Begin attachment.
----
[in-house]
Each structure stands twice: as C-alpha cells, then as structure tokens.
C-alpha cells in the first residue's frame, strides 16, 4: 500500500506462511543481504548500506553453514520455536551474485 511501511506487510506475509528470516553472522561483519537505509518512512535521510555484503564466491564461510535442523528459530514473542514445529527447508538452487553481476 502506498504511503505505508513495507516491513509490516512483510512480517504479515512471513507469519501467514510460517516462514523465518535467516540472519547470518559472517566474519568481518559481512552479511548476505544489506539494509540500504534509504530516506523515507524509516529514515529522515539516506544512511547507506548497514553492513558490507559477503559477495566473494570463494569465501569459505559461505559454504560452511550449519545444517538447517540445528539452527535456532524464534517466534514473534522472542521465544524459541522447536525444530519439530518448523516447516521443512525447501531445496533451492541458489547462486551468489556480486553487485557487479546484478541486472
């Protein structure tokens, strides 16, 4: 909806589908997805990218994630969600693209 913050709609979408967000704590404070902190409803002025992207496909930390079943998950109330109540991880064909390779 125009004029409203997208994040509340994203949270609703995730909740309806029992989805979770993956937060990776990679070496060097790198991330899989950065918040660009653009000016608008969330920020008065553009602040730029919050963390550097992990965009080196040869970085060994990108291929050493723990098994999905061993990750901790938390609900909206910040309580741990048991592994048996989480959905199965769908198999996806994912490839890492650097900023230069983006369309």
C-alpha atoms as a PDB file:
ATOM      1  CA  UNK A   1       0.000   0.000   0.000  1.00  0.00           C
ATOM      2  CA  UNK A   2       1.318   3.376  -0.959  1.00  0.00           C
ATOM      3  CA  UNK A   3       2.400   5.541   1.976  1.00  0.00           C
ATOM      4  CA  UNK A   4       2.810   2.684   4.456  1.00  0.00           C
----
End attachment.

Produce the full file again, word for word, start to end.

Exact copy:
[in-house]
Each structure stands twice: as C-alpha cells, then as structure tokens.
C-alpha cells in the first residue's frame, strides 16, 4: 500500500506462511543481504548500506553453514520455536551474485 511501511506487510506475509528470516553472522561483519537505509518512512535521510555484503564466491564461510535442523528459530514473542514445529527447508538452487553481476 502506498504511503505505508513495507516491513509490516512483510512480517504479515512471513507469519501467514510460517516462514523465518535467516540472519547470518559472517566474519568481518559481512552479511548476505544489506539494509540500504534509504530516506523515507524509516529514515529522515539516506544512511547507506548497514553492513558490507559477503559477495566473494570463494569465501569459505559461505559454504560452511550449519545444517538447517540445528539452527535456532524464534517466534514473534522472542521465544524459541522447536525444530519439530518448523516447516521443512525447501531445496533451492541458489547462486551468489556480486553487485557487479546484478541486472
């Protein structure tokens, strides 16, 4: 909806589908997805990218994630969600693209 913050709609979408967000704590404070902190409803002025992207496909930390079943998950109330109540991880064909390779 125009004029409203997208994040509340994203949270609703995730909740309806029992989805979770993956937060990776990679070496060097790198991330899989950065918040660009653009000016608008969330920020008065553009602040730029919050963390550097992990965009080196040869970085060994990108291929050493723990098994999905061993990750901790938390609900909206910040309580741990048991592994048996989480959905199965769908198999996806994912490839890492650097900023230069983006369309």
C-alpha atoms as a PDB file:
ATOM      1  CA  UNK A   1       0.000   0.000   0.000  1.00  0.00           C
ATOM      2  CA  UNK A   2       1.318   3.376  -0.959  1.00  0.00           C
ATOM      3  CA  UNK A   3       2.400   5.541   1.976  1.00  0.00           C
ATOM      4  CA  UNK A   4       2.810   2.684   4.456  1.00  0.00           C